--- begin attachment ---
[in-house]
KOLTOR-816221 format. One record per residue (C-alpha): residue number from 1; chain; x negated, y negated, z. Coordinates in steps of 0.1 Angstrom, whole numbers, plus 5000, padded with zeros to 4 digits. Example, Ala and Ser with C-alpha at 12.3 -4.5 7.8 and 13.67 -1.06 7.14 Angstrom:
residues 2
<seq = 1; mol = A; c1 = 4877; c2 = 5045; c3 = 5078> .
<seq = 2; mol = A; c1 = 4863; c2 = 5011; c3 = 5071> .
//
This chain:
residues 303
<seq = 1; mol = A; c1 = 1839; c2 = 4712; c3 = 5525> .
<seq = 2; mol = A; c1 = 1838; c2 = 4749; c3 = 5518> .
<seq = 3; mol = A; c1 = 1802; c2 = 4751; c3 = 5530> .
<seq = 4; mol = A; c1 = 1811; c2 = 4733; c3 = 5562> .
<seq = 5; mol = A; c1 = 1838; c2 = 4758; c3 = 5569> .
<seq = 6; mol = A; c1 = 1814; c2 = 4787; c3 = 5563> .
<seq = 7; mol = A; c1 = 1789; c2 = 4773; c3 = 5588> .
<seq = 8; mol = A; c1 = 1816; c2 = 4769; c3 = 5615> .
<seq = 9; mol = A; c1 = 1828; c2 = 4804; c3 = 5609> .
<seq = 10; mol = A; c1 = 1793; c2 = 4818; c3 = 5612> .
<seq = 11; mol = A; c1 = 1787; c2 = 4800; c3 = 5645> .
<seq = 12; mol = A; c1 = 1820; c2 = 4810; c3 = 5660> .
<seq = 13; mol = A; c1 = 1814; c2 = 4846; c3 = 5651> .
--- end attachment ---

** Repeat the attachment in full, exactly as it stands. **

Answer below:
[in-house]
KOLTOR-816221 format. One record per residue (C-alpha): residue number from 1; chain; x negated, y negated, z. Coordinates in steps of 0.1 Angstrom, whole numbers, plus 5000, padded with zeros to 4 digits. Example, Ala and Ser with C-alpha at 12.3 -4.5 7.8 and 13.67 -1.06 7.14 Angstrom:
residues 2
<seq = 1; mol = A; c1 = 4877; c2 = 5045; c3 = 5078> .
<seq = 2; mol = A; c1 = 4863; c2 = 5011; c3 = 5071> .
//
This chain:
residues 303
<seq = 1; mol = A; c1 = 1839; c2 = 4712; c3 = 5525> .
<seq = 2; mol = A; c1 = 1838; c2 = 4749; c3 = 5518> .
<seq = 3; mol = A; c1 = 1802; c2 = 4751; c3 = 5530> .
<seq = 4; mol = A; c1 = 1811; c2 = 4733; c3 = 5562> .
<seq = 5; mol = A; c1 = 1838; c2 = 4758; c3 = 5569> .
<seq = 6; mol = A; c1 = 1814; c2 = 4787; c3 = 5563> .
<seq = 7; mol = A; c1 = 1789; c2 = 4773; c3 = 5588> .
<seq = 8; mol = A; c1 = 1816; c2 = 4769; c3 = 5615> .
<seq = 9; mol = A; c1 = 1828; c2 = 4804; c3 = 5609> .
<seq = 10; mol = A; c1 = 1793; c2 = 4818; c3 = 5612> .
<seq = 11; mol = A; c1 = 1787; c2 = 4800; c3 = 5645> .
<seq = 12; mol = A; c1 = 1820; c2 = 4810; c3 = 5660> .
<seq = 13; mol = A; c1 = 1814; c2 = 4846; c3 = 5651> .